Scientists have converted plastic bottles into vanilla flavoring using genetically engineered bacteria. According to research published in the journal Green Chemistry, genetically engineered E-Coli bacteria has been used to convert terephthalic acid (TA) from plastic waste into vanillin.

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Joanna Sadler, co-author of the study, said, “This is the first example of using a biological system to upcycle plastic waste into a valuable industrial chemical and it has very exciting implications for the circular economy.”

Related: Scientists create super-enzyme to degrade plastic bottles 6 times faster

Terephthalic acid is a basic compound obtained when plastic bottles are broken down by enzymes. Last year, scientists developed mutant enzymes that could break plastic bottles into their basic units. The result of that process is that plastic bottles are converted into TA. Researchers have used the basic product from enzymes’ work on plastic bottles to develop industrially important products. They warmed microbial broth to 37°C for a day. As a result, 79% of TA was converted into vanillin.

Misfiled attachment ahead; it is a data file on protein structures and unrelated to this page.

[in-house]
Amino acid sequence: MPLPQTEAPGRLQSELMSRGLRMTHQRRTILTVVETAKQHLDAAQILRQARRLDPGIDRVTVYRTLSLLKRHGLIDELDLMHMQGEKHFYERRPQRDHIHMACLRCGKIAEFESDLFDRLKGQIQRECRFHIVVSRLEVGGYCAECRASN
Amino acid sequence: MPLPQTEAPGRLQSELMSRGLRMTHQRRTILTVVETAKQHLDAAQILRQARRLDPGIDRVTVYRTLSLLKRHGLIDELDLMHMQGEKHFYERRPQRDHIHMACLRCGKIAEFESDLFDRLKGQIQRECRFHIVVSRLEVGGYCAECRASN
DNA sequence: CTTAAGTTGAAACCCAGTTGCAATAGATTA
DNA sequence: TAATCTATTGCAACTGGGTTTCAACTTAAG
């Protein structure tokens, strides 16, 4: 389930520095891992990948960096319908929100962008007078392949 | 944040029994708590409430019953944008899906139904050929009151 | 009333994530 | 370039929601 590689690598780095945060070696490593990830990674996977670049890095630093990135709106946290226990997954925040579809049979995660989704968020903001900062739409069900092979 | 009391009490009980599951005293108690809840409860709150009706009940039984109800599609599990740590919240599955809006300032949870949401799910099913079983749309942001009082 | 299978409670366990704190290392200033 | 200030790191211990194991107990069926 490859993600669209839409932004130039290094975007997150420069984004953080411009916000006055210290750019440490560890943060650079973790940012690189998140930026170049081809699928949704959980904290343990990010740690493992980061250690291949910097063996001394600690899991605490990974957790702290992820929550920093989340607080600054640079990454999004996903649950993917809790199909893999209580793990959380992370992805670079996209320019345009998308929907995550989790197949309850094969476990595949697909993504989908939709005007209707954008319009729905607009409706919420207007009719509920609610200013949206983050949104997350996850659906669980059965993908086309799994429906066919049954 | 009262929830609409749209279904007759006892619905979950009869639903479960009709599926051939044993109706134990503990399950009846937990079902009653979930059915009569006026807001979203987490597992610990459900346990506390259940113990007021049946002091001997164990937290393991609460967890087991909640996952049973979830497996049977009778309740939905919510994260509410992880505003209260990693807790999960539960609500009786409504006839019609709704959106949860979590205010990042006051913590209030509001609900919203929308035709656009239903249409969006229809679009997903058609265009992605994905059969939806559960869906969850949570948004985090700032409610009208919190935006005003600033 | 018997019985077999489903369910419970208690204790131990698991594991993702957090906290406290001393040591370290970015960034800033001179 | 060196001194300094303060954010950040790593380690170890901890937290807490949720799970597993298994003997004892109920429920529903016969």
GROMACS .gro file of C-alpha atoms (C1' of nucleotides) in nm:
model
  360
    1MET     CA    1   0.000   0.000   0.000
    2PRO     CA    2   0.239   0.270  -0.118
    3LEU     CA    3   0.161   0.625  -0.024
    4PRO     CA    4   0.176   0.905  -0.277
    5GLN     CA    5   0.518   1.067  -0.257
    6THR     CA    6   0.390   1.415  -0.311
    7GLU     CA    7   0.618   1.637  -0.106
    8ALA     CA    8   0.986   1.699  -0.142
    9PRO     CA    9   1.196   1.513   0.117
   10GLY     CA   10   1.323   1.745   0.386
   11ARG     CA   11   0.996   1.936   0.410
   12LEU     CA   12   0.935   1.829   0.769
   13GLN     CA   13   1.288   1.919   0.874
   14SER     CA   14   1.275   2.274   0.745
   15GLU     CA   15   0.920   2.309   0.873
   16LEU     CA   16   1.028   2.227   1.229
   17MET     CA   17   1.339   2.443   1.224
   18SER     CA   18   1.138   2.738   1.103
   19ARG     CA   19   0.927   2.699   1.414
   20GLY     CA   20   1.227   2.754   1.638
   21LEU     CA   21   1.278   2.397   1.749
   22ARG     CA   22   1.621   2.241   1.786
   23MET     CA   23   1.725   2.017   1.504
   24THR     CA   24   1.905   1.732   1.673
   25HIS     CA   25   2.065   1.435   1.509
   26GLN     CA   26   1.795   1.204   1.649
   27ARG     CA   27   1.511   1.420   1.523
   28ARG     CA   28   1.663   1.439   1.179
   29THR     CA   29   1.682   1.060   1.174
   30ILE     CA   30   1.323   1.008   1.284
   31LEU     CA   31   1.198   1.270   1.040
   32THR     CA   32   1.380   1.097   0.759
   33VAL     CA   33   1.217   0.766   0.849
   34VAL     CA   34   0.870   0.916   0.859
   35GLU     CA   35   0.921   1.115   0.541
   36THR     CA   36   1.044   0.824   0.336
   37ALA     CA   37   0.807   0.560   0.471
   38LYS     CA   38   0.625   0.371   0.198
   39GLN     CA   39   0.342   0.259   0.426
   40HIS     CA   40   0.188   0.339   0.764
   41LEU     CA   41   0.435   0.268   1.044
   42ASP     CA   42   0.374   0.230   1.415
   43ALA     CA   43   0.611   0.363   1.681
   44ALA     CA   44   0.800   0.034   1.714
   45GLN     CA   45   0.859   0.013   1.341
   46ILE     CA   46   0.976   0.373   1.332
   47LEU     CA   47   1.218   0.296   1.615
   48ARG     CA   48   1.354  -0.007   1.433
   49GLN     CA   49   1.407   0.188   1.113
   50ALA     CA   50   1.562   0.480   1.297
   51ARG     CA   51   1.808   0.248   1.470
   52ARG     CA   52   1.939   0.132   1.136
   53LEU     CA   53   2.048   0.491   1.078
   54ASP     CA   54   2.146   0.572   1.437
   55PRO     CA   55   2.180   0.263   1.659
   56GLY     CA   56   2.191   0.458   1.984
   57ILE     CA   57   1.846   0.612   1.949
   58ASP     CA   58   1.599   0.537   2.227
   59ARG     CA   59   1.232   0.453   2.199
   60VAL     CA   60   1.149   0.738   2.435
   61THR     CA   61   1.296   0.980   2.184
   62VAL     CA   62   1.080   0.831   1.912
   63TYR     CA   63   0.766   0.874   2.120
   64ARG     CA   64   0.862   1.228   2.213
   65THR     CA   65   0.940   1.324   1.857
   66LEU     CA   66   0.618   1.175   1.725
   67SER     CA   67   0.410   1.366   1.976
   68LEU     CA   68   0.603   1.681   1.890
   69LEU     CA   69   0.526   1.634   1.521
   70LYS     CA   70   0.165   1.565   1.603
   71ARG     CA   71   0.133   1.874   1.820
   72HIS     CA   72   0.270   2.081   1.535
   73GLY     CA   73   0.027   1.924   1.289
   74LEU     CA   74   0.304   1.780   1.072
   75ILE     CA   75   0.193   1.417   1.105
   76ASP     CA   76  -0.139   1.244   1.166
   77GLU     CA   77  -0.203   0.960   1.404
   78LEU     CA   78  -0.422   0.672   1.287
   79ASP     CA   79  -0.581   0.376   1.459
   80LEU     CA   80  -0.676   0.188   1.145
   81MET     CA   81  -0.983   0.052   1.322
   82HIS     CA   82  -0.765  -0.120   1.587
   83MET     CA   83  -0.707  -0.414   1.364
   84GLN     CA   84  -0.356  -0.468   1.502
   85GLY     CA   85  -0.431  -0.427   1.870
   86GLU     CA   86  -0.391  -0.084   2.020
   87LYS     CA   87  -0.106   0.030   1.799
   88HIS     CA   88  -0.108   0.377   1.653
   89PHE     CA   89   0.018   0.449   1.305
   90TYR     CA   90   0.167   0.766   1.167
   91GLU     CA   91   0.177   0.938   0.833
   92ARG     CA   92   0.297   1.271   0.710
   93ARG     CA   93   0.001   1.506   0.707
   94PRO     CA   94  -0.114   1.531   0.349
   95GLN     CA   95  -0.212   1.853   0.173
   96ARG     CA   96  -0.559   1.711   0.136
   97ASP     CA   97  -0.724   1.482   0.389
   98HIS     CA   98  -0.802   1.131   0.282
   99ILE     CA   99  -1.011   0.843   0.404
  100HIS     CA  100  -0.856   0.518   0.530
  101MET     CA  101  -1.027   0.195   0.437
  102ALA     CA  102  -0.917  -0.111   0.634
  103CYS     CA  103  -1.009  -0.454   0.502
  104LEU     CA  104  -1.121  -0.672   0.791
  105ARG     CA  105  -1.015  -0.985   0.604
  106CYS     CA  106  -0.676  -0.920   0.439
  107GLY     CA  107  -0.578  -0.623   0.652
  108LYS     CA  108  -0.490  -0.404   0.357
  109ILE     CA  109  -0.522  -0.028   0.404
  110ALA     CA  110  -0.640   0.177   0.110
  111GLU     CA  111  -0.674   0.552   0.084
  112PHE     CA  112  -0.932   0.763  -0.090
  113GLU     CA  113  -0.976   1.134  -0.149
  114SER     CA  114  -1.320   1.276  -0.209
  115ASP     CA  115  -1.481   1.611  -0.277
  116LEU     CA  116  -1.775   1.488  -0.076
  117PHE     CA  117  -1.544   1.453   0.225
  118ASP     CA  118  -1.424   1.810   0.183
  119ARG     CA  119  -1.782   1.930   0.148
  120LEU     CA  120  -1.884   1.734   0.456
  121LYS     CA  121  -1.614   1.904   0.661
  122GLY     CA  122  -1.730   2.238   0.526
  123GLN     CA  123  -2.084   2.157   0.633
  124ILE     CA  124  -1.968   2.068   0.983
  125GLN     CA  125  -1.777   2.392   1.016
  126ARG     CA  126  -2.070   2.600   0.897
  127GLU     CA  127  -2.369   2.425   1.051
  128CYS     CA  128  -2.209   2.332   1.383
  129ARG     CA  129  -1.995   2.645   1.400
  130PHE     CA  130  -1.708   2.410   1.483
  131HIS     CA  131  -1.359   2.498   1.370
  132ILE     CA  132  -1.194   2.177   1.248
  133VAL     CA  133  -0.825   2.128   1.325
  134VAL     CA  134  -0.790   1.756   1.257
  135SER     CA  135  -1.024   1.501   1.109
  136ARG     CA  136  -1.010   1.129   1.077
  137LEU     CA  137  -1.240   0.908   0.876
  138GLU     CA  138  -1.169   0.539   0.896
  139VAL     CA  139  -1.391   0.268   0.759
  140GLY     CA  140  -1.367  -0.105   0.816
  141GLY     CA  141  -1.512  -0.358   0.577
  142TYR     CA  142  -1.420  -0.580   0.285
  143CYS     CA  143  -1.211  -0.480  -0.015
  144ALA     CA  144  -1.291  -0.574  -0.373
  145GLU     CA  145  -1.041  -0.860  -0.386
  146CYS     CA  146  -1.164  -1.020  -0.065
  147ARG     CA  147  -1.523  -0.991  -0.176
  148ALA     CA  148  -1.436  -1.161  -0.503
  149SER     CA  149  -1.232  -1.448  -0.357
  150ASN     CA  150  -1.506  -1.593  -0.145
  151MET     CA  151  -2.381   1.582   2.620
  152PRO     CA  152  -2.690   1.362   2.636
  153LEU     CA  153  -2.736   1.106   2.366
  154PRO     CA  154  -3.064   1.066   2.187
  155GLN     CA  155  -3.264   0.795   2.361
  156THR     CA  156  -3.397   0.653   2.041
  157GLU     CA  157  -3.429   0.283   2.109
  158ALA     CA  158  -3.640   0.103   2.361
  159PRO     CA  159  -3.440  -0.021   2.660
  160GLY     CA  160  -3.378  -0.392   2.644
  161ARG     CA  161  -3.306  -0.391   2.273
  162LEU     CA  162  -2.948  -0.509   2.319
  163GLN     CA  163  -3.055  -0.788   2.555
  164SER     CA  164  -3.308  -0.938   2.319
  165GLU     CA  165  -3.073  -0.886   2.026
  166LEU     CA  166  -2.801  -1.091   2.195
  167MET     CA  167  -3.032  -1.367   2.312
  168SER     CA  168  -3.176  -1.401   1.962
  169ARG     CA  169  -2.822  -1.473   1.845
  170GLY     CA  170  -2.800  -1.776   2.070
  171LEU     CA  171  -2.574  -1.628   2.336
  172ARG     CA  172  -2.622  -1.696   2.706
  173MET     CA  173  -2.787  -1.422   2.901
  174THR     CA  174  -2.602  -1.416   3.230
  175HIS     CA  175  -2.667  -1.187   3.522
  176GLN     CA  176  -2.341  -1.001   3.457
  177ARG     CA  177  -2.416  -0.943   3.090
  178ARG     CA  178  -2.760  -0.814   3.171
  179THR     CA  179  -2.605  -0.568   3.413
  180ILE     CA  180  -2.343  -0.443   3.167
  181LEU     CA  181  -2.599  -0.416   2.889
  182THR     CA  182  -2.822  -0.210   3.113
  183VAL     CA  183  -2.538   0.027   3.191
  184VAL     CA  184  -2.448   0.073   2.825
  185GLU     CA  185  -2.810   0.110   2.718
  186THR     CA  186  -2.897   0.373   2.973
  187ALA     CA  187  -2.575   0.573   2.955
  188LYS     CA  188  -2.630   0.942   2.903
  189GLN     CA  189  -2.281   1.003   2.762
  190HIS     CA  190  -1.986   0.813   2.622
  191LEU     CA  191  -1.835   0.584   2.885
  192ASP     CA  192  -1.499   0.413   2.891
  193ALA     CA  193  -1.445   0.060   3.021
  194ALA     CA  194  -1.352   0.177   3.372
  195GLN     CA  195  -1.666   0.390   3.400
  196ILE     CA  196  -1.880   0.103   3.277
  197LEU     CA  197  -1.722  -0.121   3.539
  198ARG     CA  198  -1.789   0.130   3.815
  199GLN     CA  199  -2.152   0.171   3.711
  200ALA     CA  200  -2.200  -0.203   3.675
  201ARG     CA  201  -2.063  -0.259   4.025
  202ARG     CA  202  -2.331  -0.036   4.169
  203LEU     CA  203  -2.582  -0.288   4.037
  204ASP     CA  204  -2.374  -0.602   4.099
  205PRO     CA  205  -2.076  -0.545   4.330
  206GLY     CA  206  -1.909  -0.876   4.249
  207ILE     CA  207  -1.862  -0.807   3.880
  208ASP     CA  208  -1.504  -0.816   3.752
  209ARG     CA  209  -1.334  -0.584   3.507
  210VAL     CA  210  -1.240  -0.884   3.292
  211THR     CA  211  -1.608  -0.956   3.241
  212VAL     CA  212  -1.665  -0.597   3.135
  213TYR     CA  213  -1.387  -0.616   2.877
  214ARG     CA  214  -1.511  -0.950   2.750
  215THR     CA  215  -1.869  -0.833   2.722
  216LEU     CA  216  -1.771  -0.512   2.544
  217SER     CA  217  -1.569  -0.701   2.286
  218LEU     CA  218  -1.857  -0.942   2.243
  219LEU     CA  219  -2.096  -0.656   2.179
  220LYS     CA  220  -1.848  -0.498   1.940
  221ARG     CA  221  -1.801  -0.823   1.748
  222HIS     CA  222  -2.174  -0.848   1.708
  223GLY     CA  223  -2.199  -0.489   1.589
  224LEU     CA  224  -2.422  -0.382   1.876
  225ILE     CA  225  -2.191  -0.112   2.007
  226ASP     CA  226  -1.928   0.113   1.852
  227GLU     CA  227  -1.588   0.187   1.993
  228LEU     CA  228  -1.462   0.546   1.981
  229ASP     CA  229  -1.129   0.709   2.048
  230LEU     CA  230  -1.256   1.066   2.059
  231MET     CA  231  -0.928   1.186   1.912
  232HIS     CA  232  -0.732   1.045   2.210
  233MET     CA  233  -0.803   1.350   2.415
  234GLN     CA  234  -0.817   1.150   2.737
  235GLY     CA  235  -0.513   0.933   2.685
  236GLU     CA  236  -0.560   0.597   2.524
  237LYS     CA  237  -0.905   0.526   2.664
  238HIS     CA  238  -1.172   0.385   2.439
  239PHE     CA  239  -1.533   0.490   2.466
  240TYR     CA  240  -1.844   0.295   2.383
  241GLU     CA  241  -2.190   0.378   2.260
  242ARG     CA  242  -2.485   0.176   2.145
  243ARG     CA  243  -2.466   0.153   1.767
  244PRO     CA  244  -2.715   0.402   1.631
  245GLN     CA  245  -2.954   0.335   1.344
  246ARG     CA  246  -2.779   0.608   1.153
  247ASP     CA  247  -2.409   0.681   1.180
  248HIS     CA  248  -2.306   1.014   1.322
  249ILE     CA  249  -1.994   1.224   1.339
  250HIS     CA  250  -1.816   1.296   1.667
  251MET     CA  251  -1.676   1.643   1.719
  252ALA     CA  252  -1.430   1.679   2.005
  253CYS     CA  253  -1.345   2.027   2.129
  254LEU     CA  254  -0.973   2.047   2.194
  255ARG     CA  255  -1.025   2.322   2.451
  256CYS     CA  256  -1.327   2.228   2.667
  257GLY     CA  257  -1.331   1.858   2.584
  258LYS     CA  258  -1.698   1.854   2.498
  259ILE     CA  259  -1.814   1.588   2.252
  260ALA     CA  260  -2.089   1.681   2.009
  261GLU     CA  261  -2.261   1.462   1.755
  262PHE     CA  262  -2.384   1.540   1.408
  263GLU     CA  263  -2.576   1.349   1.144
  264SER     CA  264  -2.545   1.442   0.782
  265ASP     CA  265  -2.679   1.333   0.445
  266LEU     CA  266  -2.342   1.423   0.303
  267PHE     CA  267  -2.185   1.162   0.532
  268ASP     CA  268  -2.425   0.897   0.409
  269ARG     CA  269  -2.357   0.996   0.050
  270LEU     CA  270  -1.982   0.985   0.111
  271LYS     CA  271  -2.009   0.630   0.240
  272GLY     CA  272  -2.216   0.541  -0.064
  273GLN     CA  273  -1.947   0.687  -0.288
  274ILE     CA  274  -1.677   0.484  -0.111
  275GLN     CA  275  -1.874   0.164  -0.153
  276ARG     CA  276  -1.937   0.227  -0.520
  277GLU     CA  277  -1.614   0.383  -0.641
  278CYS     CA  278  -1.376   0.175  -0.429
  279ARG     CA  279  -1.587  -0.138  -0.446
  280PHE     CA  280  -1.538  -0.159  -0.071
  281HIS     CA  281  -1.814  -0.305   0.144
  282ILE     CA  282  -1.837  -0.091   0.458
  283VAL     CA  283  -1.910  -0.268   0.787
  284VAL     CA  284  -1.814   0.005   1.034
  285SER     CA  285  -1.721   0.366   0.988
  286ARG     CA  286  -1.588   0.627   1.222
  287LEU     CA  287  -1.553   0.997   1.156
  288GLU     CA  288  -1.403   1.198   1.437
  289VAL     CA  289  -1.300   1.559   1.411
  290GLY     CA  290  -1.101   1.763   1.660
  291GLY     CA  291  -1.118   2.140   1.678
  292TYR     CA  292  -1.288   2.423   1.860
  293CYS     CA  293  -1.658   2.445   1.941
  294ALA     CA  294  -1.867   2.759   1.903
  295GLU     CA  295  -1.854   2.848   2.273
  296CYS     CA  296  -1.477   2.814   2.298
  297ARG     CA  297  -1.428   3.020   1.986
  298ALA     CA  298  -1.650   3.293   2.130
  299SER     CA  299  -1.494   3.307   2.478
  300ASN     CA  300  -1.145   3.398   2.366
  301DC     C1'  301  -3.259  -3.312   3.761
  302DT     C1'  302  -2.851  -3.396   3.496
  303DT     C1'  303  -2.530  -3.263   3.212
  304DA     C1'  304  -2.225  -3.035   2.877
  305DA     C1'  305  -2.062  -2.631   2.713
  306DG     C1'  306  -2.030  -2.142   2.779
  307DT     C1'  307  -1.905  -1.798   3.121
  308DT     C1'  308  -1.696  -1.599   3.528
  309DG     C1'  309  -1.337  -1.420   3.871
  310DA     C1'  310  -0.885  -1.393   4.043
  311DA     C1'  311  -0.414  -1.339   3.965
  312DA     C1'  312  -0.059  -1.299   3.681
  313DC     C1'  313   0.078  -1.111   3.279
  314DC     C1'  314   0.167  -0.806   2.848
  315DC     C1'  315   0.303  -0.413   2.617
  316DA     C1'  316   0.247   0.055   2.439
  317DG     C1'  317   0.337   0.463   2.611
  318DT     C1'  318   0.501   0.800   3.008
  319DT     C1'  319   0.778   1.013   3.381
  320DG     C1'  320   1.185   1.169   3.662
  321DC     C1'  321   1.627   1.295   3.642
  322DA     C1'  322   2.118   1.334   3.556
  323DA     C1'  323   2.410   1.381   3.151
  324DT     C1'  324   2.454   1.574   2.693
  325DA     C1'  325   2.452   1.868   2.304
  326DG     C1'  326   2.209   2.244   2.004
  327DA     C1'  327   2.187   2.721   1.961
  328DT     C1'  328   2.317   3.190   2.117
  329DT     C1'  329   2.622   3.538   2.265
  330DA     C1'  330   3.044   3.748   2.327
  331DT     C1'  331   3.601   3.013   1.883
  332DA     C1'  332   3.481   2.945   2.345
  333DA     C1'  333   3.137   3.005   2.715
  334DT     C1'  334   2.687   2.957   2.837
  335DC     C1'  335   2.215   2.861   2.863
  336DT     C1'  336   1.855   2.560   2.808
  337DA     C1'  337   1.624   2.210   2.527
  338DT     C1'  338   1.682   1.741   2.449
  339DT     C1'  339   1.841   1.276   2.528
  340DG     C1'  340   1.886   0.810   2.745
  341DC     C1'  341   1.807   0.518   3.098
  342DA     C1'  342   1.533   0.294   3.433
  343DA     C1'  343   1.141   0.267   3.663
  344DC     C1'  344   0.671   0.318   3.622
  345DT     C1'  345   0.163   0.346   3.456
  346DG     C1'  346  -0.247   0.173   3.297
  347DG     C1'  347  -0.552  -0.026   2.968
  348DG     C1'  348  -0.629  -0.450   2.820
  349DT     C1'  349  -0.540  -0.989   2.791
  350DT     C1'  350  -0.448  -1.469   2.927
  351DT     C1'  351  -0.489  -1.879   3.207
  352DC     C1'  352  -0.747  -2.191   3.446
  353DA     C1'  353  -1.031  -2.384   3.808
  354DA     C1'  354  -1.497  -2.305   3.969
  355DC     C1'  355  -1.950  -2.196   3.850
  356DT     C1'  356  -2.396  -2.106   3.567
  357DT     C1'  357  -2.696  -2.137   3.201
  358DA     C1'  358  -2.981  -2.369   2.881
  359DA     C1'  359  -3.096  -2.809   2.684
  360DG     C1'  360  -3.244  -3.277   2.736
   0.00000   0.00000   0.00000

Vanillin is a product naturally extracted from vanilla beans. The product is commonly used in the cosmetics and food industries. It is also an important raw material for pharmaceutical companies and is used in herbicides.

Although vanillin can be naturally extracted from vanilla beans, its demand has been higher than the supply in recent times. Based on 2018 data, the global demand for vanillin was 37,000 metric tons. Due to the deficiency, 85% of the product is synthesized from chemicals derived from fossil fuels. The recent discovery could be a way of improving the supply of vanillin if it can be made commercially viable.

“Our work challenges the perception of plastic being a problematic waste and instead demonstrates its use as a new carbon resource from which high-value products can be made,” said Stephen Wallace, study author from the University of Edinburgh, as reported by The Guardian.

Plastic bottles are one of the top ocean pollutants after plastic bags, according to recent research.

“This is a really interesting use of microbial science to improve sustainability,” said Ellis Crawford of the Royal Society of Chemistry. “Using microbes to turn waste plastics, which are harmful to the environment, into an important commodity is a beautiful demonstration of green chemistry.”

+ Green Chemistry

Via The Guardian

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